Commentary

The following statement was released this afternoon by the group NC Conservatives Concerned About the Death Penalty:

NC Conservatives Concerned Urges Governor McCrory to Veto Bill Eliminating Transparency in Executions

For Immediate Release
August 4, 2015

Contact: Ballard Everett
(919) 272-0297

North Carolina Conservatives Concerned About the Death Penalty (NC CCADP) urges Governor Pat McCrory to veto House Bill 774 “Restoring Proper Justice Act,” legislation aimed at taking transparency out of the way in which our state executes individuals.

“This legislation is bad policy for North Carolina. Conducting executions is the most extreme expression of the state’s power and should be done in an open and transparent process,” said Ballard Everett, coordinator for NC CCADP. “Making secret the way in which our state obtains the drugs needed and conducts executions practically guarantees that NC will join states around the country that have seen horribly botched executions.”

“Even the bill’s sponsors have admitted passage of H774 would invite more costly litigation,” said Everett. “Why then are they committed to wasting more tax payer dollars by creating more issues that have to be litigated in courts?”

Should executions resume, Governor Pat McCrory will be the final reviewer of death row cases slated for execution. If the Governor signs H774, he will be facing what will likely be a problematic execution process that will inevitably lead to horribly botched executions. Everett said, “Gov. McCrory should not be placed in this position by the General Assembly. The process should be open and transparent to ensure that any execution is carried out correctly and with dignity for all of those involved.”

“We urge the Governor to veto this legislation. If our state is going to engage in capital punishment, we cannot do so by cloaking the execution process in secrecy.” Everett said

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News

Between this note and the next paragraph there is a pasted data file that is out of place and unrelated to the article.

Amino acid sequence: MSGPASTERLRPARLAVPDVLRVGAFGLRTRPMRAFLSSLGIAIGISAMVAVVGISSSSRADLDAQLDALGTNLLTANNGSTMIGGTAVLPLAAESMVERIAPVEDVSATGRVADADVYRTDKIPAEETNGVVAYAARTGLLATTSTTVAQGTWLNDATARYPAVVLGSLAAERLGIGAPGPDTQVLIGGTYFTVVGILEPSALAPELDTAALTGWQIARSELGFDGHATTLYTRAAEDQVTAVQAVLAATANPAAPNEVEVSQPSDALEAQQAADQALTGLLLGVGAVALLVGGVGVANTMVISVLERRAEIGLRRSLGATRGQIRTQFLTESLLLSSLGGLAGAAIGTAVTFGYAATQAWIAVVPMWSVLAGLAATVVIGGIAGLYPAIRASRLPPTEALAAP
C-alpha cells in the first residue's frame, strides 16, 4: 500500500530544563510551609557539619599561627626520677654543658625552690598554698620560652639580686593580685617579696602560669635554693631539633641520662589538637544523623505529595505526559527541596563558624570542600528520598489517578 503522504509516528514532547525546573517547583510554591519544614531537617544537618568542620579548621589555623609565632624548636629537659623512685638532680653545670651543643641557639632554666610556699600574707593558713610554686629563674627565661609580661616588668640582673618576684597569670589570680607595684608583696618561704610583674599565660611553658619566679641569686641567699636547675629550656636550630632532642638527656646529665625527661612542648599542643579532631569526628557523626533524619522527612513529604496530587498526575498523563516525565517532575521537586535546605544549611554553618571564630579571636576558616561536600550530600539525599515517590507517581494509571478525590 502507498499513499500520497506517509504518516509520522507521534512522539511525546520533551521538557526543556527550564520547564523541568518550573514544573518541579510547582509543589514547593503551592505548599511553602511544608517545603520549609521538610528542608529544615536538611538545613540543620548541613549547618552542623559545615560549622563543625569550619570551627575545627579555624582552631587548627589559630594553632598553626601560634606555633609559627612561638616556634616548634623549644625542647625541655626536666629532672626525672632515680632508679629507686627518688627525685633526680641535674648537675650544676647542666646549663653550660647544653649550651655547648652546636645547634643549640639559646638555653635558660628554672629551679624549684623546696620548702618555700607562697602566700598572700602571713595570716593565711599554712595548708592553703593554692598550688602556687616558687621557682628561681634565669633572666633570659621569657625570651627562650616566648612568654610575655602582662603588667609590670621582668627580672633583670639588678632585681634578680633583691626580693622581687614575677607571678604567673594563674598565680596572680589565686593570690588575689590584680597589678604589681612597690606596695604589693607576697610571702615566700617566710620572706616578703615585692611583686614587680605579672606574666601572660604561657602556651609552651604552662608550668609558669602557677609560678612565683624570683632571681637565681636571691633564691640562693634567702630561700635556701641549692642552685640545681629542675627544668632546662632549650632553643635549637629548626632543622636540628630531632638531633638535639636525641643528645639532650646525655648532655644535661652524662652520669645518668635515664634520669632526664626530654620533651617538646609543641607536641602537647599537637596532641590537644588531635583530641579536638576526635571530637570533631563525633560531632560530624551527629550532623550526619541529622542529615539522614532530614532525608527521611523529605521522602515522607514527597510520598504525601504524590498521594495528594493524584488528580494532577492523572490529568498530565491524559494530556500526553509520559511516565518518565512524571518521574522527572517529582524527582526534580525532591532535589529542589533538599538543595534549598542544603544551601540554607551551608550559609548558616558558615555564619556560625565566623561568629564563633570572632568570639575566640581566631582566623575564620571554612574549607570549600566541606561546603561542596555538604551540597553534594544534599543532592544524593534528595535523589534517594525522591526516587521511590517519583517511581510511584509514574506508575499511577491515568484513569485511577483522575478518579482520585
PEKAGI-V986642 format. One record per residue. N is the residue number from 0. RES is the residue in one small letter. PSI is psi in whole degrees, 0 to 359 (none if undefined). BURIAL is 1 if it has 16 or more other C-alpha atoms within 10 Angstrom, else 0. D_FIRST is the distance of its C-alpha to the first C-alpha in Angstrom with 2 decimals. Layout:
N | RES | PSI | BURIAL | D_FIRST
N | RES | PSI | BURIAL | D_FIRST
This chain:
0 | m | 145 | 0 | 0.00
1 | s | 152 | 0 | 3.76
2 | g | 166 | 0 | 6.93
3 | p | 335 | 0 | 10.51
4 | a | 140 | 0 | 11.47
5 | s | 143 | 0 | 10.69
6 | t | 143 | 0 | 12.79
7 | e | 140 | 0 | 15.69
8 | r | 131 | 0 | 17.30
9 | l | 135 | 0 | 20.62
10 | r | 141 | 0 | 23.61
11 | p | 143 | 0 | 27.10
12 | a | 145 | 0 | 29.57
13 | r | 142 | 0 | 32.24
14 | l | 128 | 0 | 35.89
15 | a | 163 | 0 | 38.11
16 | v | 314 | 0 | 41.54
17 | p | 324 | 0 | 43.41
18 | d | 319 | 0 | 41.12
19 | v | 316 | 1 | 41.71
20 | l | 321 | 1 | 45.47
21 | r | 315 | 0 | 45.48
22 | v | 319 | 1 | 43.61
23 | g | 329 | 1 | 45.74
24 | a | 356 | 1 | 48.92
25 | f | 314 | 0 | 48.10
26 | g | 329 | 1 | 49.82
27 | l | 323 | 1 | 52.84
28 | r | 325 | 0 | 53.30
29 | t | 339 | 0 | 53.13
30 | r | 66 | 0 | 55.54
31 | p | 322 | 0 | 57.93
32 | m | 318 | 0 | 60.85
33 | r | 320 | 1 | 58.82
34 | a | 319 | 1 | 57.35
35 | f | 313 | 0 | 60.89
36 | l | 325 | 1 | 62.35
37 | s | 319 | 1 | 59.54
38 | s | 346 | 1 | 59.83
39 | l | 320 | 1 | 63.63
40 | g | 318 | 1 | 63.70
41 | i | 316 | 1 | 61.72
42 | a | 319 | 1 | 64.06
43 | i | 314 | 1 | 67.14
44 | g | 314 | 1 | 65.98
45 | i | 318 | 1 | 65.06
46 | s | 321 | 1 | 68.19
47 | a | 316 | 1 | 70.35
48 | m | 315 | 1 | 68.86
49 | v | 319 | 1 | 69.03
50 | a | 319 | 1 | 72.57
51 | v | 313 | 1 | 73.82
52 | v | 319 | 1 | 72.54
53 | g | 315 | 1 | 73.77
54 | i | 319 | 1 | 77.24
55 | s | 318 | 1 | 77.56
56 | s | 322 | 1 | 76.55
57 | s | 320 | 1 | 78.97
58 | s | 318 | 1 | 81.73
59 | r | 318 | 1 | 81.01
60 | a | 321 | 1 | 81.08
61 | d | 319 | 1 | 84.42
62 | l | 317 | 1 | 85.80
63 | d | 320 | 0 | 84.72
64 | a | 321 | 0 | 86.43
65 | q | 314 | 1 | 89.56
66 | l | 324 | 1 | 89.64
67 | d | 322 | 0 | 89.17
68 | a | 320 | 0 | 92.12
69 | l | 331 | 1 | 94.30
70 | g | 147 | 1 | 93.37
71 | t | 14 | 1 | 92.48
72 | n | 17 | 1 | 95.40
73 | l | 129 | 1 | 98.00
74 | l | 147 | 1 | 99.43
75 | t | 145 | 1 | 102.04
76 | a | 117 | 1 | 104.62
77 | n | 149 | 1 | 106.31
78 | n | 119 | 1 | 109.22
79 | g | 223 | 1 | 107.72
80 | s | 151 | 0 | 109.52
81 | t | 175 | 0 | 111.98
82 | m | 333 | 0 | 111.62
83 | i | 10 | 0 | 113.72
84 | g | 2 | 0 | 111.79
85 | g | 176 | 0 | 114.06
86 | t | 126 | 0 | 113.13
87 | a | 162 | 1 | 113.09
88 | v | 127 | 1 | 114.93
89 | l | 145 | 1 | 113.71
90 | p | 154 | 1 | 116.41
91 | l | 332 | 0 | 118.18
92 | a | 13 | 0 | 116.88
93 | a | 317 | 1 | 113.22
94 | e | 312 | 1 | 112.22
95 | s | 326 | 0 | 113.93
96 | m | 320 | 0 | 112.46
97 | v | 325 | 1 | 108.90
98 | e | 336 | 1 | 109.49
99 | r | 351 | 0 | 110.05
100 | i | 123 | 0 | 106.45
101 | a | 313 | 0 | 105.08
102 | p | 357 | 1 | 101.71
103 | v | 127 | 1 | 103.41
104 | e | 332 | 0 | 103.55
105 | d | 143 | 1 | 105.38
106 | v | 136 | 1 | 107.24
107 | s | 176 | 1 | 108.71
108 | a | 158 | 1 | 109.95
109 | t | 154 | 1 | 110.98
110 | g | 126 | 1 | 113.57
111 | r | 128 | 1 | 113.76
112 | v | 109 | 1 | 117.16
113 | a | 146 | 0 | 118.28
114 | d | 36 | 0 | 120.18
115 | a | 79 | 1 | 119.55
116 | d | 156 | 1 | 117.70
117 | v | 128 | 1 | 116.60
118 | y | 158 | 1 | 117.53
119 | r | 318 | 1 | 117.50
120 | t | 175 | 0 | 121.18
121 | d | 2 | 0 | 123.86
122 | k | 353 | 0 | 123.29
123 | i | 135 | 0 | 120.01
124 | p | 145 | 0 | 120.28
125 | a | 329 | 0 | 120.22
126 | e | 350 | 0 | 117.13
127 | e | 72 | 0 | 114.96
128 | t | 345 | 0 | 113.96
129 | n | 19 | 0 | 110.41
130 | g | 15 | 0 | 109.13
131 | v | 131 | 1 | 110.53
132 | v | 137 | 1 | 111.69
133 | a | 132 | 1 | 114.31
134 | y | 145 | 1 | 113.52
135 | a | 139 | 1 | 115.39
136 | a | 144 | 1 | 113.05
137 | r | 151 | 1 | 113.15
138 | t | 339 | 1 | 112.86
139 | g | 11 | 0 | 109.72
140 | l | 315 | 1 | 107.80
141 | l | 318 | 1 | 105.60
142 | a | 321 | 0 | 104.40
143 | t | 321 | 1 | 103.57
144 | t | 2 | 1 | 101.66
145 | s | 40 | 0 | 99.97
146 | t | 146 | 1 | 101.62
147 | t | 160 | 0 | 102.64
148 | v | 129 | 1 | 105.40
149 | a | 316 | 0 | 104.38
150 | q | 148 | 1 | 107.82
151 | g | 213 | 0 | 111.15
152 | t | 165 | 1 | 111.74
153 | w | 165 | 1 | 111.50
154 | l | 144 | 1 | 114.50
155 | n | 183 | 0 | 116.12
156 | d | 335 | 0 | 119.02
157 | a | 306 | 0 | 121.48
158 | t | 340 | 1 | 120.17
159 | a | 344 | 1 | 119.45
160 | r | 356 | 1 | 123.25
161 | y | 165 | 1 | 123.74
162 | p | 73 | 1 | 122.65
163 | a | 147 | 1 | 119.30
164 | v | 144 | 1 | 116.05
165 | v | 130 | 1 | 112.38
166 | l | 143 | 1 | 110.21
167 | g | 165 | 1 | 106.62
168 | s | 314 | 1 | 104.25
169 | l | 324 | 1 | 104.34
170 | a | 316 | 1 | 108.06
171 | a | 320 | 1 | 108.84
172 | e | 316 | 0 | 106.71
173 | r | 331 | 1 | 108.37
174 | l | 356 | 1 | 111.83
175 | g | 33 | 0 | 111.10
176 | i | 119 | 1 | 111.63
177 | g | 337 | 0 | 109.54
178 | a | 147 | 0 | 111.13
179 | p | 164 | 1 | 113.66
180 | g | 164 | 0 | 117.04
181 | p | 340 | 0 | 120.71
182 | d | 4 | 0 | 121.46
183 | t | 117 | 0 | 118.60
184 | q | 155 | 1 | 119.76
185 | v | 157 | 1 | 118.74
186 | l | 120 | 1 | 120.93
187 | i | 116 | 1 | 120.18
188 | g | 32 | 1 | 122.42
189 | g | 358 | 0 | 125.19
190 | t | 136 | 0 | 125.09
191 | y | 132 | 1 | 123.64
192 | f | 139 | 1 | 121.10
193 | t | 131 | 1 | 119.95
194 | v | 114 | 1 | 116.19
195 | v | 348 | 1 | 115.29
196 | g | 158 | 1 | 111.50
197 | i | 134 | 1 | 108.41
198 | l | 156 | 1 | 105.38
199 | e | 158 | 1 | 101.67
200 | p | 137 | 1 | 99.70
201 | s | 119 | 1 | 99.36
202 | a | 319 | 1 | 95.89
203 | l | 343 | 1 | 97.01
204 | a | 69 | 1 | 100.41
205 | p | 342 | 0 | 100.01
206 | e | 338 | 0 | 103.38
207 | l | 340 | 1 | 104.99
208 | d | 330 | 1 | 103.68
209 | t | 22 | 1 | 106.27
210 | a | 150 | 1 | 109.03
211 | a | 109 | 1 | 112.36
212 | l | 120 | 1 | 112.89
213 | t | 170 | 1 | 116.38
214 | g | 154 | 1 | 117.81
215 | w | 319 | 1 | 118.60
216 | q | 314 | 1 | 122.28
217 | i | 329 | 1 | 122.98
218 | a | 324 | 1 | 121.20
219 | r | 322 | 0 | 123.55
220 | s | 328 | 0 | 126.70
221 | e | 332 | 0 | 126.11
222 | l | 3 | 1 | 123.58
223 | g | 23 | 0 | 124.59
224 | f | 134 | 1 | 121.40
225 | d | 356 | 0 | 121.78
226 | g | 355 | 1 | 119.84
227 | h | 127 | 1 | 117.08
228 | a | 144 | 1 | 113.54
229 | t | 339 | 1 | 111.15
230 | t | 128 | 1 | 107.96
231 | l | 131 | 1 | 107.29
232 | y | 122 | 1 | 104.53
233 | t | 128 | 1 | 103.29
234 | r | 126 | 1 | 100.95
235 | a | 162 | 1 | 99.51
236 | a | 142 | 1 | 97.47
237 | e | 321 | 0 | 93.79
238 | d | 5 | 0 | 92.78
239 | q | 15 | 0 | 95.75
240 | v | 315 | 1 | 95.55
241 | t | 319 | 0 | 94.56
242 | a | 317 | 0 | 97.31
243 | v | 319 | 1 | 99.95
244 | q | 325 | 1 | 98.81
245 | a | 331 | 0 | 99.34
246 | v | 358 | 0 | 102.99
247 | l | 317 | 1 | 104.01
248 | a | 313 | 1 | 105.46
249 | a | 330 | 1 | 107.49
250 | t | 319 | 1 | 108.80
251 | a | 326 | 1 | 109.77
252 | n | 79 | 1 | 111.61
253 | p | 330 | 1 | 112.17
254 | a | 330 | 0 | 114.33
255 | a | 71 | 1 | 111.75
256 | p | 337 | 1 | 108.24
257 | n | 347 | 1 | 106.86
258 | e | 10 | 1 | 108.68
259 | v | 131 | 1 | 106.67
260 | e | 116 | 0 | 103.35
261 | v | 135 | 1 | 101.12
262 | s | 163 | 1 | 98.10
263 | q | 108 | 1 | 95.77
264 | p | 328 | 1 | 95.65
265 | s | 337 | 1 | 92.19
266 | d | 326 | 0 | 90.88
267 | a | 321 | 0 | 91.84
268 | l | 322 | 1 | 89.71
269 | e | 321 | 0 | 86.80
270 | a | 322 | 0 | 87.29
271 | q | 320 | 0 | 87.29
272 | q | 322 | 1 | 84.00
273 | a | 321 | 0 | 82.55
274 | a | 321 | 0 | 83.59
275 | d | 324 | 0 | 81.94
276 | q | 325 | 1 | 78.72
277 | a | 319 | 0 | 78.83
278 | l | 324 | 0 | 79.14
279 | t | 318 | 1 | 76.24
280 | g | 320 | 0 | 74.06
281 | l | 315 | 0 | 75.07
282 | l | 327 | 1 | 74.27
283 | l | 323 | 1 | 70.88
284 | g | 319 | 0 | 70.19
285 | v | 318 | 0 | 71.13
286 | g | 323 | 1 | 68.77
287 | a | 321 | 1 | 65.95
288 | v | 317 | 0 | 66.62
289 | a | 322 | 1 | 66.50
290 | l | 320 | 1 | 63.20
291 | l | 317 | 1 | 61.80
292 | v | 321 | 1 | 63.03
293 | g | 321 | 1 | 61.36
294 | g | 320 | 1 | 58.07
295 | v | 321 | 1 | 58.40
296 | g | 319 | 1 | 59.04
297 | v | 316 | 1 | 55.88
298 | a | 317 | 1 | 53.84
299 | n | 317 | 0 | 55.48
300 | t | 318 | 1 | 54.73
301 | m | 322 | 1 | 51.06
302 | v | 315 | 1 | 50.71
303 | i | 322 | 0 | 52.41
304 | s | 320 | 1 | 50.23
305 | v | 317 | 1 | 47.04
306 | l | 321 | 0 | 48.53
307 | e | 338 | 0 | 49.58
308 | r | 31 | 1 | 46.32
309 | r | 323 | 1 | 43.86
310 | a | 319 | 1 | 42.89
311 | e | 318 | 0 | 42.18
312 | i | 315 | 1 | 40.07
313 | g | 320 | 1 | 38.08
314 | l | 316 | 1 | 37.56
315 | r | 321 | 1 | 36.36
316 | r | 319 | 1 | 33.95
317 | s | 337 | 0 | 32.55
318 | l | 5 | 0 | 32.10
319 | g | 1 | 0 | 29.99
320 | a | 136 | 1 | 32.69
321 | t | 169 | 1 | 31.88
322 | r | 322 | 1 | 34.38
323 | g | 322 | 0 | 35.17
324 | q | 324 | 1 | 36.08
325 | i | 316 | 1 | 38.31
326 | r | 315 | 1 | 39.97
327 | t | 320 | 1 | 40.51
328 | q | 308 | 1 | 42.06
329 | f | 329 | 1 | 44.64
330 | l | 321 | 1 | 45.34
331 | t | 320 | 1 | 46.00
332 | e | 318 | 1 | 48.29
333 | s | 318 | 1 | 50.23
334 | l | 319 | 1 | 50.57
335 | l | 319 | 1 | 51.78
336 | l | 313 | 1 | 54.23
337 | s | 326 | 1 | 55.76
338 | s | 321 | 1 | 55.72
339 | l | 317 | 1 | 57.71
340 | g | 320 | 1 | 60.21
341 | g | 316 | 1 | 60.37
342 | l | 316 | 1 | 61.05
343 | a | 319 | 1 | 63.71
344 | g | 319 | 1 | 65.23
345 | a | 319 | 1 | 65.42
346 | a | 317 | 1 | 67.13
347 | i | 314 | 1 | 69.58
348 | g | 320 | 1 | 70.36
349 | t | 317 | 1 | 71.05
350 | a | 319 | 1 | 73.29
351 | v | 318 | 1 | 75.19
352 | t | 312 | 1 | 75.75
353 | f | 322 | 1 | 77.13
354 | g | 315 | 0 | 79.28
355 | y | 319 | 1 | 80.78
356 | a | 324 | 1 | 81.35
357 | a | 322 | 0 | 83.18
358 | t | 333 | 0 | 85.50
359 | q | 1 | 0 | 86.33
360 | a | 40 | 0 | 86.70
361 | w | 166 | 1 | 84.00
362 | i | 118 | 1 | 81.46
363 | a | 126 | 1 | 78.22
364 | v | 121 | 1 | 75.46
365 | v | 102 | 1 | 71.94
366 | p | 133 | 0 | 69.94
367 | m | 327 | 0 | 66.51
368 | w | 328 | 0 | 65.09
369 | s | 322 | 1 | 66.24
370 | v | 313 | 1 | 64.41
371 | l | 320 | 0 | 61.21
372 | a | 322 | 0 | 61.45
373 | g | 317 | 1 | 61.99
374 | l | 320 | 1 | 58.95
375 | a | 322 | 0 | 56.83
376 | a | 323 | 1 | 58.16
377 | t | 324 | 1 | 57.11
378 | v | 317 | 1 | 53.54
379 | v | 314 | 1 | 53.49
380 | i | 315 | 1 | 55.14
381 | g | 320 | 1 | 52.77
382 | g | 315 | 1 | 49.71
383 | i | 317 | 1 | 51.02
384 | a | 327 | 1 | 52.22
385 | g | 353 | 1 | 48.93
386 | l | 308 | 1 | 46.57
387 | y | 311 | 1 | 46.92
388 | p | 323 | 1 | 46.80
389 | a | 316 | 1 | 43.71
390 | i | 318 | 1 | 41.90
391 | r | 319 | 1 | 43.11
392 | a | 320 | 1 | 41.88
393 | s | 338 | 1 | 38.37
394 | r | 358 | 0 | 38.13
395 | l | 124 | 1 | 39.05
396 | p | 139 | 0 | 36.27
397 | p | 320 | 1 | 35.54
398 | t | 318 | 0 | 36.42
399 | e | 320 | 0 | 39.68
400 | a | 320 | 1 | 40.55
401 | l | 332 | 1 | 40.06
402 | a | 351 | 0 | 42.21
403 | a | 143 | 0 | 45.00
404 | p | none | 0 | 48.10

wilmington10In a ruling that can only be described as cold and literal, a three-judge panel of the Court of Appeals ruled today that the estates of four of the ten defendants wrongfully convicted for burning down a grocery store in Wilmington in 1971 amidst school desegregation violence there were not entitled to compensation under the state’s wrongful conviction law.

The “Wilmington 10″ — nine African-American men and one white woman — spent years in jail before Gov. Jim Hunt commuted their sentences in 1977.

A 60 Minutes investigation exposed their trial as a farce. The prosecutor made up facts, coerced witnesses, and hid crucial evidence from the defense team that the law required him to turn over.

And a federal appeals court threw out the convictions in 1980 after even more evidence of prosecutorial misconduct surfaced and three key witnesses recanted their testimony, admitting they had committed perjury at the original trial.

Years later, the NC NAACP released newly-discovered additional evidence of unfairness during the original trial, including notes showing the prosecutor lied to a judge to get a mistrial so he could try the case again with another jury and notes evidencing racial profiling during jury selection, with notations from the prosecutor including “KKK? Good” next to one potential juror’s name and “Uncle Tom” beside another.

In late December 2012, then-Gov. Beverly Perdue issued pardons of innocence for all ten, including posthumous pardons for four who had since died —  Jerry Jacobs, Anne Shepard, Connie Tindall, and Joe Wright.

The six living members of the Wilmington 10 along with the estates of the four others then filed petitions with the  Industrial Commission for compensation due under state law to persons erroneously convicted of felonies.

The state awarded the six living members full compensation, but refused to give the estates of the other four anything, saying that the statute clearly and unambiguously applied only to persons who had been convicted of a crime, imprisoned, and granted a pardon of innocence before petitioning the State for compensation.

Today, the Court of Appeals agreed and ruled further that the right to compensation accrues at the time the “person” receives a pardon.  Since the four defendants whose estates had sued were not alive at the time of their pardons, they acquired no right to compensation under the law.

“We acknowledge plaintiffs’ assertion that ‘when an innocent person has had his or her liberty and a portion of his or her life wrongfully taken, . . . that harm lives on after death – especially in the lives of affected loved ones,’” Court of Appeals Judge Lucy Inman wrote for the court. “However, we are required by law to apply [the law] as it is written. These policy considerations are more appropriately raised with the legislative branch”